Inventory Meaning

The term "Inventories" represent one of the most important elements of a business and it is sub group in assets. Much of a company's resources is invested in this asset, which is usually its chief source of revenue.

Consideration to the primary inventory

  1. Determining Quantity
  2. Determining Dollar Value

Nature of Inventories will show its meaning to us, any physical items are inventory.

Classes of Inventories

In a merchandising business at the retail or wholesale level, inventories consist of goods held for sale in the same form as purchased and are designated merchandise inventory. A manufacturing business, in contrast, has several types of Inventories as below:

  • Finished Goods
  • Goods in Process
  • Raw Materials

Finished Goods: Finished goods are completed products awaiting sale. All costs (i.e., those for raw materials, direct labor and manufacturing overhead) have been incurred. Finished parts of assemblies purchased or produced for use in the completed product, however, are classified as raw materials.

Goods in Process: Goods in process or work in process consists of partly completed goods. Generally, the cost of raw material, direct labor and manufacturing overhead applied to date can be identified and included in the cost of goods in process.

Raw Materials: Raw materials may be obtained directly from natural resources or from production. Thus, they may be produced by the company manufacturing the finished product or purchased as the finished product of another company. Raw materials cost includes the purchase price, freight, receiving, storage and/or other charges necessary to make the finished goods ready for use{ Factory supplies are auxiliary materials that do not become an integral part of the finished product, such as cleaning supplies, lubricating oils, and fuels.

Inventory Structure

Inventory Structure from begin to end of period

hat is the combination of costs in the units on hand, and in the units shipped out?


Special Inventory Items

While most items are included in inventory when received, the technical procedure is to recognize purchases when ownership changes or title passes. There are cases, however, where the legal rule must be modified because of special circumstances,
some of which are described below.

Goods in Transit: Most goods are shipped f.o.b. shipping point, which means that title passes to the buyer when the goods are loaded on the carrier. When goods are shipped f.o.b destination, title does not pass until the shipment reaches its destination.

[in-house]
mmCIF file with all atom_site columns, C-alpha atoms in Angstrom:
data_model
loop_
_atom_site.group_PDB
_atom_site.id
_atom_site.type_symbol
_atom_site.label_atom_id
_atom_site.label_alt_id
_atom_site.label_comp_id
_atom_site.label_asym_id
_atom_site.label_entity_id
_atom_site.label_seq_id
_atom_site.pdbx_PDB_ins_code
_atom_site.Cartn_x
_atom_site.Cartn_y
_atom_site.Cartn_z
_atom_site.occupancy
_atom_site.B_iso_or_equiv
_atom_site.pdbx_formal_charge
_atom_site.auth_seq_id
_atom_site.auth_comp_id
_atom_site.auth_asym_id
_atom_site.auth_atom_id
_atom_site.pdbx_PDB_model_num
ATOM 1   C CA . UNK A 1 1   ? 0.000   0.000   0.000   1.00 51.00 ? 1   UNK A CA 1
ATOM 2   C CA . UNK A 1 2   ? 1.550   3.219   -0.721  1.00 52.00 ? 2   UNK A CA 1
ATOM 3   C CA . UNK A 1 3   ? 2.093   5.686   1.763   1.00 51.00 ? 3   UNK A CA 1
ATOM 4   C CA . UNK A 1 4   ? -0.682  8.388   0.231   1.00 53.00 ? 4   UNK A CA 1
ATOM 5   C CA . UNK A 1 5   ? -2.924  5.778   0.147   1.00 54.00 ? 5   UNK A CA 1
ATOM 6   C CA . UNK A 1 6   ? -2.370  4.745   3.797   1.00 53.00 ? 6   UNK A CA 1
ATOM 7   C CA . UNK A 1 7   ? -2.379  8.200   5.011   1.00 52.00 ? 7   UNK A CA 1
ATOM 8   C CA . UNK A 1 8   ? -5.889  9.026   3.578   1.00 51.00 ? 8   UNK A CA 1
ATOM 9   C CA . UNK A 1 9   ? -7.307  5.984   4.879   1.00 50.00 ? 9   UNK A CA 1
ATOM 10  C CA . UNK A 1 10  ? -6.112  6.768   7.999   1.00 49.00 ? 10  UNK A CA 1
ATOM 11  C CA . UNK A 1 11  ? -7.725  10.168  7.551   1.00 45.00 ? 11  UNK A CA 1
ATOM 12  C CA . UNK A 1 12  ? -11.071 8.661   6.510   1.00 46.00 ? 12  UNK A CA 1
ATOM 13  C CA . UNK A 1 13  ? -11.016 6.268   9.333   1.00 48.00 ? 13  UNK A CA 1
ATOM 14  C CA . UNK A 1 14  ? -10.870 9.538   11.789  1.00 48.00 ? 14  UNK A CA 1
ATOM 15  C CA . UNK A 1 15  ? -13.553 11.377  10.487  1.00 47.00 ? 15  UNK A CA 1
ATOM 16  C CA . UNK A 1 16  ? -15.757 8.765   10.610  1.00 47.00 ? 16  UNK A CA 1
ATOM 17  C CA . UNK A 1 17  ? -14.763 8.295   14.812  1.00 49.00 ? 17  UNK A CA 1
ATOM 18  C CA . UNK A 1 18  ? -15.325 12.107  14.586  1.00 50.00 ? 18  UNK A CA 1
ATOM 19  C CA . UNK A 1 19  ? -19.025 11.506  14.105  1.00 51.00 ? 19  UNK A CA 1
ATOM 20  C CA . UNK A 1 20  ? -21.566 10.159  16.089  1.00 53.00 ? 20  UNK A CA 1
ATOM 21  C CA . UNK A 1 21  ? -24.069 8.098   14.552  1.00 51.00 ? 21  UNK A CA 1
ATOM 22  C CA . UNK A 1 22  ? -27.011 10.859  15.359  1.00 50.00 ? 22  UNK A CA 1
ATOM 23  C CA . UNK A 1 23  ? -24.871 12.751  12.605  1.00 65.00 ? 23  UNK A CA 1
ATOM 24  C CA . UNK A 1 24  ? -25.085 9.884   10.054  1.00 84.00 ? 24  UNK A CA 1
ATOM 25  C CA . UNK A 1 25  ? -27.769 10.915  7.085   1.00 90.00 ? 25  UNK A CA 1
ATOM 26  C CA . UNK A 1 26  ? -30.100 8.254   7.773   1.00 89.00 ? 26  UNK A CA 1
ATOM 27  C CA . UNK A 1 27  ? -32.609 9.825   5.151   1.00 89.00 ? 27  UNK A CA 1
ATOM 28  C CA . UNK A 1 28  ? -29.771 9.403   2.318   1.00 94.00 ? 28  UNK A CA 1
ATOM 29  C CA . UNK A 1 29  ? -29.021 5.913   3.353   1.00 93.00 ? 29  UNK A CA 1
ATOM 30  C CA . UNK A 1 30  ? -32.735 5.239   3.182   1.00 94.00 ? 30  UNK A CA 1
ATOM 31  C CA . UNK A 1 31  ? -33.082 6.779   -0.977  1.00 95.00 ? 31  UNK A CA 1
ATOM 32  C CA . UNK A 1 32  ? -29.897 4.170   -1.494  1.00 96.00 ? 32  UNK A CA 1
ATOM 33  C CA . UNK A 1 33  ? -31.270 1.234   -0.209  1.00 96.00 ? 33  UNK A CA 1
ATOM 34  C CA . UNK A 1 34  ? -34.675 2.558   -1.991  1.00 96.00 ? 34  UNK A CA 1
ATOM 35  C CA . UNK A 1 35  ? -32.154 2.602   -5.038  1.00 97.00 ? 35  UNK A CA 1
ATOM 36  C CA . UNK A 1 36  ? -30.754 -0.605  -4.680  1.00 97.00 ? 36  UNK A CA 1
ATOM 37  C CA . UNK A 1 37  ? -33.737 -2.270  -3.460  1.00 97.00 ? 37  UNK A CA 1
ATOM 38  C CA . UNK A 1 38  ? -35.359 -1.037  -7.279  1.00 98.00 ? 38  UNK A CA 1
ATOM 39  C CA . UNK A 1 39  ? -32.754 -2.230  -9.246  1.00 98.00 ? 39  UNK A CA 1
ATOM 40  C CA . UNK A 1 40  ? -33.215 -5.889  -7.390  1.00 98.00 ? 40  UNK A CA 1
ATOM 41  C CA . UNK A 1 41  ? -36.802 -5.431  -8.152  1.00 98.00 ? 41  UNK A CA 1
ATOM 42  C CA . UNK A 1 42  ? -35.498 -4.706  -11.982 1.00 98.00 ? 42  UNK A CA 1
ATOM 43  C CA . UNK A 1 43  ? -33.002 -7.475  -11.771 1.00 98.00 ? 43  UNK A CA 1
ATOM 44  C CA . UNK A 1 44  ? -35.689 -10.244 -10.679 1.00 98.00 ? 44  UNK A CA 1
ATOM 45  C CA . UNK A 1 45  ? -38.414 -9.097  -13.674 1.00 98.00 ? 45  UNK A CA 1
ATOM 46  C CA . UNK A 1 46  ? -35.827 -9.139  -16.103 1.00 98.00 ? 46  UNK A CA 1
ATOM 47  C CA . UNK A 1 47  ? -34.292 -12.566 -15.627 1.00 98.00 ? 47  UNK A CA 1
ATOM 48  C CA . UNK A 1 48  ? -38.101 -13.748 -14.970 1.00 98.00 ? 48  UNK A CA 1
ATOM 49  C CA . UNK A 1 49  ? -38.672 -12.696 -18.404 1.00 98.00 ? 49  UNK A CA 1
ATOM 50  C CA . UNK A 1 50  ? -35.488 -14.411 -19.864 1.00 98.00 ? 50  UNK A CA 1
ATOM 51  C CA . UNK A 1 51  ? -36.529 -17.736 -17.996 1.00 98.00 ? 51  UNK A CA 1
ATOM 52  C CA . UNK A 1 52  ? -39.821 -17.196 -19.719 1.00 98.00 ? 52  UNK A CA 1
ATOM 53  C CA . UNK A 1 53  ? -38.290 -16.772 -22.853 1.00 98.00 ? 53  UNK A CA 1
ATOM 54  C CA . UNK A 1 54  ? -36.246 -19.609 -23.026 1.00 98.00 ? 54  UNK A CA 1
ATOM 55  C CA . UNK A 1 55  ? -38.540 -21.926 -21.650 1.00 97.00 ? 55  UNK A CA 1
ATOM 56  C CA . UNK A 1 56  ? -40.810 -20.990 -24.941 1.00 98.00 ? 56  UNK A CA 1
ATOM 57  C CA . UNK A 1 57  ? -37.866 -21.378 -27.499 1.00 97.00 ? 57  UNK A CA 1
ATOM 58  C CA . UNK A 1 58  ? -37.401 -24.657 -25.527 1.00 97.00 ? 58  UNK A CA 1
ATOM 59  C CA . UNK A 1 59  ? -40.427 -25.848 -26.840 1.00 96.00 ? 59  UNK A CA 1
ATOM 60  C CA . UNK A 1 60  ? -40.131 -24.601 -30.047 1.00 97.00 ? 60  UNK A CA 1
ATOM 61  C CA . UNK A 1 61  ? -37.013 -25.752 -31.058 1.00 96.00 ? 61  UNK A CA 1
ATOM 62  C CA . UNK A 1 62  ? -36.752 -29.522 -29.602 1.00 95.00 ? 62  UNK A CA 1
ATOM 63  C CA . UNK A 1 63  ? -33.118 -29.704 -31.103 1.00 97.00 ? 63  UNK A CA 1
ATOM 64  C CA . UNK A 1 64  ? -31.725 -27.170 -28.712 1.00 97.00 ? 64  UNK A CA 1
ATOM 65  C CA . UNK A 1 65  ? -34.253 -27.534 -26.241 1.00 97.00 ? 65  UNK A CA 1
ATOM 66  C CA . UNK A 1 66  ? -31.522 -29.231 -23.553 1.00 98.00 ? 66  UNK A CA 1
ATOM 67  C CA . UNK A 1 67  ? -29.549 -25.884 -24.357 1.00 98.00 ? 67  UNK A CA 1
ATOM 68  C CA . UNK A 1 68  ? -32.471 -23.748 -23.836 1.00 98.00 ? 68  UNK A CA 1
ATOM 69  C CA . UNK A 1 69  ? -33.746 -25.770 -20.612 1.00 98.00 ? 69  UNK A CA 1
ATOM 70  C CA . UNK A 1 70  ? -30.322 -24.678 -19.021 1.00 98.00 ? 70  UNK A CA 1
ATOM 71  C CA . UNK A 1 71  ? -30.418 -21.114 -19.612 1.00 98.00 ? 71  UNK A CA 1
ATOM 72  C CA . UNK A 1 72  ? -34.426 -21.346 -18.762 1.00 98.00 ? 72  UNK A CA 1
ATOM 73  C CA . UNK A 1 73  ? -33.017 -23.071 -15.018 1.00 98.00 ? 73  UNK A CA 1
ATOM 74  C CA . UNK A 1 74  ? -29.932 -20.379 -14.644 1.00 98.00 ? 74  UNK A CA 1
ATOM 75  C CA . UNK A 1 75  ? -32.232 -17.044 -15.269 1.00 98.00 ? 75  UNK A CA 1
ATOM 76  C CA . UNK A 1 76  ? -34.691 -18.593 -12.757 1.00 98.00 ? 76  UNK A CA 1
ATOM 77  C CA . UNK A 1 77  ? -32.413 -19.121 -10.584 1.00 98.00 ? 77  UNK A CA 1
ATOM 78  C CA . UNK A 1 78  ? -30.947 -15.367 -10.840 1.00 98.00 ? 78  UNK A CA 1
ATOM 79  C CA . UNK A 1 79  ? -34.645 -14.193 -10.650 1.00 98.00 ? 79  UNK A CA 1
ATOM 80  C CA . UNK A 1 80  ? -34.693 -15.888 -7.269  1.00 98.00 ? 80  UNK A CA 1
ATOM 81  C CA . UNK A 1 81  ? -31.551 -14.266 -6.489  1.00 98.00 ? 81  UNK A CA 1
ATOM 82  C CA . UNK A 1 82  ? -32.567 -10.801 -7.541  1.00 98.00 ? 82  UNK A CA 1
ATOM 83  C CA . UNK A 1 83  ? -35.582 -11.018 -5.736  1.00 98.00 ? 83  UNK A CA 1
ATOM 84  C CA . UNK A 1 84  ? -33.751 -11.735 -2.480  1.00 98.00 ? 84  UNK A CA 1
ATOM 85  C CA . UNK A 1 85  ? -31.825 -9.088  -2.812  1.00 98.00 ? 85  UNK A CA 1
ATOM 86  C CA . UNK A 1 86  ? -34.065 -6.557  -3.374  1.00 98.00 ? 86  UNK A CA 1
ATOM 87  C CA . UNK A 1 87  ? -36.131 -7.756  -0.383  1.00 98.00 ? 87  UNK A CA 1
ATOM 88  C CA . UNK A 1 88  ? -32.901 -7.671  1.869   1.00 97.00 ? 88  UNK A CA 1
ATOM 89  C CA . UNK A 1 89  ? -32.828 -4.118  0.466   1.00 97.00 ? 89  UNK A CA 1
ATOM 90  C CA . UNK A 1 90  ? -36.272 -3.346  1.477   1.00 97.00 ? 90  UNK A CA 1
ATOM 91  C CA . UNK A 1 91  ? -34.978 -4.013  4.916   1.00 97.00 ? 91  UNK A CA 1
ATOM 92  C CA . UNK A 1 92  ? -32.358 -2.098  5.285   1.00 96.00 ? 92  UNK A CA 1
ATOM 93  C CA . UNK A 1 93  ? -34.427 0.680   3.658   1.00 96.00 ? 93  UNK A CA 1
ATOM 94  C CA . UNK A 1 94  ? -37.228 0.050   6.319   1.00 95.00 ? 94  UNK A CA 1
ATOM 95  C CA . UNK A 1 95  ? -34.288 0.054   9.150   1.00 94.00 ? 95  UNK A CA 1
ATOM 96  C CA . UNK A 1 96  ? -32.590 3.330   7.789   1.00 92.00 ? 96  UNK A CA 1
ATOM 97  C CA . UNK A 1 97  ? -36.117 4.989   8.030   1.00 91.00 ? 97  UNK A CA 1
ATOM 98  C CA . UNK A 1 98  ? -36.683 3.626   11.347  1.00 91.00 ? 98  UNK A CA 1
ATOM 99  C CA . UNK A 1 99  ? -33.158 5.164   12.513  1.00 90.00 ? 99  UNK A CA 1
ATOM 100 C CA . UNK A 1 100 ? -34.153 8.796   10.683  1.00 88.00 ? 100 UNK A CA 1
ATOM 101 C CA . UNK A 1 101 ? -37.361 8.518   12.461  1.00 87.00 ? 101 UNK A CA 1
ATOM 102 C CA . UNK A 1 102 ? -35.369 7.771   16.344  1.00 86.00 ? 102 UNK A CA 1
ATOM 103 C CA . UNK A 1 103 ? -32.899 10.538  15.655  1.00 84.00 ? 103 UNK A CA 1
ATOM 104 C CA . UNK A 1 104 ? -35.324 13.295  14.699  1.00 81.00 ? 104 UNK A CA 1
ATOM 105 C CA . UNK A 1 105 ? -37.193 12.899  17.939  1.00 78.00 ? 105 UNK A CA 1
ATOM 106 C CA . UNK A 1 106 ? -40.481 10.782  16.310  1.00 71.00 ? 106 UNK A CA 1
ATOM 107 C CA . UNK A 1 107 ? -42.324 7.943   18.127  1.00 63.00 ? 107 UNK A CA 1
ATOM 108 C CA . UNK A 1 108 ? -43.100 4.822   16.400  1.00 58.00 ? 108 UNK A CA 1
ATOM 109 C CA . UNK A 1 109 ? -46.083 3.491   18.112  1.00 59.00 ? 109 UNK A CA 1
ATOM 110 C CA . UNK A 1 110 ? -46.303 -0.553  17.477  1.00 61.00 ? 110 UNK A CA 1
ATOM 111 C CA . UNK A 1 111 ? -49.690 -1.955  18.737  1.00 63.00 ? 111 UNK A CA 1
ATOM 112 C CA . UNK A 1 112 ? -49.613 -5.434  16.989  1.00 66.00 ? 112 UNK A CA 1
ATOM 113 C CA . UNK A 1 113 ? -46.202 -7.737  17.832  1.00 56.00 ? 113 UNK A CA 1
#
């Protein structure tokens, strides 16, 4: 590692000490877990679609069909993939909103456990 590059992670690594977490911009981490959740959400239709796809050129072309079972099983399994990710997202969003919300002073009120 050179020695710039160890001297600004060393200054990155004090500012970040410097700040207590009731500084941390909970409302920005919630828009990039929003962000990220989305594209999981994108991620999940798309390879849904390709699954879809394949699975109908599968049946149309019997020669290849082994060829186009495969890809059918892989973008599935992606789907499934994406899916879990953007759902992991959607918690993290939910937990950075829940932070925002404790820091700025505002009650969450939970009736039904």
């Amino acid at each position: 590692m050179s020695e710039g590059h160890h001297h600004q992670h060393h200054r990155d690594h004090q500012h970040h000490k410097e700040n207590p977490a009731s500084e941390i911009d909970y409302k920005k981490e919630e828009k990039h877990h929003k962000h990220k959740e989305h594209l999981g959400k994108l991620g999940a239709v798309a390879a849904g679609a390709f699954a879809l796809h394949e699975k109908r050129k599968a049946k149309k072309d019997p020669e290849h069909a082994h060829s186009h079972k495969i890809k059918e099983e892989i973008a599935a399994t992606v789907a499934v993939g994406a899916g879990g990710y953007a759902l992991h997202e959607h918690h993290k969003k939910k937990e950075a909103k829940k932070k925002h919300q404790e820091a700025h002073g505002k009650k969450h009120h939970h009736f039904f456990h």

Goods on Consignment:  When goods are shipped to dealers on consignnment, title does not change until the goods are sold by the consignee. Such goods are reported as inventory of the consignor (shipper) until the goods are sold and cash or an account receivable is obtained.  The inventory cost includes all handling and shipping costs incurred in transferring the goods to the consignee.

Segregated Goods: When goods are produced on special order, title may pass at the time goods are segregated. At this point the vendor recognizes a sale and the goods are deducted from inventory. The purchaser records a purchase and an inventory increase when notice of segregation is received from the vendor.

Installment and Conditional Sales: In these cases, even though the buyer receives the merchandise, the seller retains title until the full sales price has been received.
Technically, the seller should show goods transferred as inventory with an offset for the equity the buyer has built up through payments. Where the possibility of default is negligible, the seller usually waives his right and permits title to pass. However, there is usually a right to repossession of the product if the contract is not completed.

Cost Flow Methods

Since it is likely that during a specified time period a given item may be purchased at a variety of prices, it is necessary to determine which costs relate to units remaining in inventory and which costs relate to units sold. The concept of a cost flow refers to the entire flow of costs through the system, from purchase or production of goods to their sale. It does not involve the physical flow of goods, Because the value assigned to inventory has a direct effect on net income for both the current and subsequent accounting period, the objective in selecting a cost flow method is the matching of appropriate costs with revenue.

The main cost flow methods are: first-in, first-out (FIFO), last-in, first-out (LIFO), weighted average, and specific identification. They all resolve the basic costing problem: What is the combination of costs in the units on hand, and in the units shipped out?